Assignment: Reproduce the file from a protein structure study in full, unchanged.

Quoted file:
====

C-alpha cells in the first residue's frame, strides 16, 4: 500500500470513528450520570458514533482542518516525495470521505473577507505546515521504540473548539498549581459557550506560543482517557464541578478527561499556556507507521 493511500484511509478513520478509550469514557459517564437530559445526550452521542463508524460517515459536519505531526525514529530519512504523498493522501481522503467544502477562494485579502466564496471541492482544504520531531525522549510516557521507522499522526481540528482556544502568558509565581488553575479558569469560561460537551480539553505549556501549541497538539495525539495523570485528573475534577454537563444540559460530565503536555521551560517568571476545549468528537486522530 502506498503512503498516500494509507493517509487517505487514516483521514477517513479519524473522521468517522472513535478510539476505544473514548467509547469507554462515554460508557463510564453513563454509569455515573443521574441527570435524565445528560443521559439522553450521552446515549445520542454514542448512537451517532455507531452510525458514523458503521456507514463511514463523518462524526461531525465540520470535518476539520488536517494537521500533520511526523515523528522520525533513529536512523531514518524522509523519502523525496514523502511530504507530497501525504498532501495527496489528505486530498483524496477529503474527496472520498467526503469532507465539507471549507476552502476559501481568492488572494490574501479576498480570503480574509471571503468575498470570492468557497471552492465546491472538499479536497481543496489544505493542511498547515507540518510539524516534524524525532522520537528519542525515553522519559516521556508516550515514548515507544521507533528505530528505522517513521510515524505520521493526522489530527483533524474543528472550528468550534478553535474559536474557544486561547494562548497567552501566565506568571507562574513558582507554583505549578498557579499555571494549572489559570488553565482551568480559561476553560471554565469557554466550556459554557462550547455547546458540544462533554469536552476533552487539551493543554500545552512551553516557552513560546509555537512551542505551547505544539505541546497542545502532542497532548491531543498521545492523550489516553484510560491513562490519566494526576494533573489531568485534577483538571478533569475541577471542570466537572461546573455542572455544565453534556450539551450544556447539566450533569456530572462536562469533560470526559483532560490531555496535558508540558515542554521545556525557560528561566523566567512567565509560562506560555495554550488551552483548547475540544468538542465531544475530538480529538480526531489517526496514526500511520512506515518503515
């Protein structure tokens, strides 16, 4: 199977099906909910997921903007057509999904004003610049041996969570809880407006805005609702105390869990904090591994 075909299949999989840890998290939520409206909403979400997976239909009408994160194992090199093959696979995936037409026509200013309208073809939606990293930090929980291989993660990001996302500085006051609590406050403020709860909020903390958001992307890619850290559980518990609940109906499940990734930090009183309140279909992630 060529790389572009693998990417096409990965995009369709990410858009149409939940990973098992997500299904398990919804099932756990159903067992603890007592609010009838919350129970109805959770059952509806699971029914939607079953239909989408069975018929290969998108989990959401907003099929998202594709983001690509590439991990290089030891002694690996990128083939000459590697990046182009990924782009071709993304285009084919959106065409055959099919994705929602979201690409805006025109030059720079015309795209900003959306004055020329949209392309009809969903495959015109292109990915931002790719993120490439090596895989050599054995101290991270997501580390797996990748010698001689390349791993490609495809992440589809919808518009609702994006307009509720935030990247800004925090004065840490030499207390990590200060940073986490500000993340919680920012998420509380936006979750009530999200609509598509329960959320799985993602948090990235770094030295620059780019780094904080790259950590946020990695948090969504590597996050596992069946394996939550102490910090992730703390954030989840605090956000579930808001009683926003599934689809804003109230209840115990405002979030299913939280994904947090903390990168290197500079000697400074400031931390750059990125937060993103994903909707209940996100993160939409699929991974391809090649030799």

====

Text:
C-alpha cells in the first residue's frame, strides 16, 4: 500500500470513528450520570458514533482542518516525495470521505473577507505546515521504540473548539498549581459557550506560543482517557464541578478527561499556556507507521 493511500484511509478513520478509550469514557459517564437530559445526550452521542463508524460517515459536519505531526525514529530519512504523498493522501481522503467544502477562494485579502466564496471541492482544504520531531525522549510516557521507522499522526481540528482556544502568558509565581488553575479558569469560561460537551480539553505549556501549541497538539495525539495523570485528573475534577454537563444540559460530565503536555521551560517568571476545549468528537486522530 502506498503512503498516500494509507493517509487517505487514516483521514477517513479519524473522521468517522472513535478510539476505544473514548467509547469507554462515554460508557463510564453513563454509569455515573443521574441527570435524565445528560443521559439522553450521552446515549445520542454514542448512537451517532455507531452510525458514523458503521456507514463511514463523518462524526461531525465540520470535518476539520488536517494537521500533520511526523515523528522520525533513529536512523531514518524522509523519502523525496514523502511530504507530497501525504498532501495527496489528505486530498483524496477529503474527496472520498467526503469532507465539507471549507476552502476559501481568492488572494490574501479576498480570503480574509471571503468575498470570492468557497471552492465546491472538499479536497481543496489544505493542511498547515507540518510539524516534524524525532522520537528519542525515553522519559516521556508516550515514548515507544521507533528505530528505522517513521510515524505520521493526522489530527483533524474543528472550528468550534478553535474559536474557544486561547494562548497567552501566565506568571507562574513558582507554583505549578498557579499555571494549572489559570488553565482551568480559561476553560471554565469557554466550556459554557462550547455547546458540544462533554469536552476533552487539551493543554500545552512551553516557552513560546509555537512551542505551547505544539505541546497542545502532542497532548491531543498521545492523550489516553484510560491513562490519566494526576494533573489531568485534577483538571478533569475541577471542570466537572461546573455542572455544565453534556450539551450544556447539566450533569456530572462536562469533560470526559483532560490531555496535558508540558515542554521545556525557560528561566523566567512567565509560562506560555495554550488551552483548547475540544468538542465531544475530538480529538480526531489517526496514526500511520512506515518503515
């Protein structure tokens, strides 16, 4: 199977099906909910997921903007057509999904004003610049041996969570809880407006805005609702105390869990904090591994 075909299949999989840890998290939520409206909403979400997976239909009408994160194992090199093959696979995936037409026509200013309208073809939606990293930090929980291989993660990001996302500085006051609590406050403020709860909020903390958001992307890619850290559980518990609940109906499940990734930090009183309140279909992630 060529790389572009693998990417096409990965995009369709990410858009149409939940990973098992997500299904398990919804099932756990159903067992603890007592609010009838919350129970109805959770059952509806699971029914939607079953239909989408069975018929290969998108989990959401907003099929998202594709983001690509590439991990290089030891002694690996990128083939000459590697990046182009990924782009071709993304285009084919959106065409055959099919994705929602979201690409805006025109030059720079015309795209900003959306004055020329949209392309009809969903495959015109292109990915931002790719993120490439090596895989050599054995101290991270997501580390797996990748010698001689390349791993490609495809992440589809919808518009609702994006307009509720935030990247800004925090004065840490030499207390990590200060940073986490500000993340919680920012998420509380936006979750009530999200609509598509329960959320799985993602948090990235770094030295620059780019780094904080790259950590946020990695948090969504590597996050596992069946394996939550102490910090992730703390954030989840605090956000579930808001009683926003599934689809804003109230209840115990405002979030299913939280994904947090903390990168290197500079000697400074400031931390750059990125937060993103994903909707209940996100993160939409699929991974391809090649030799």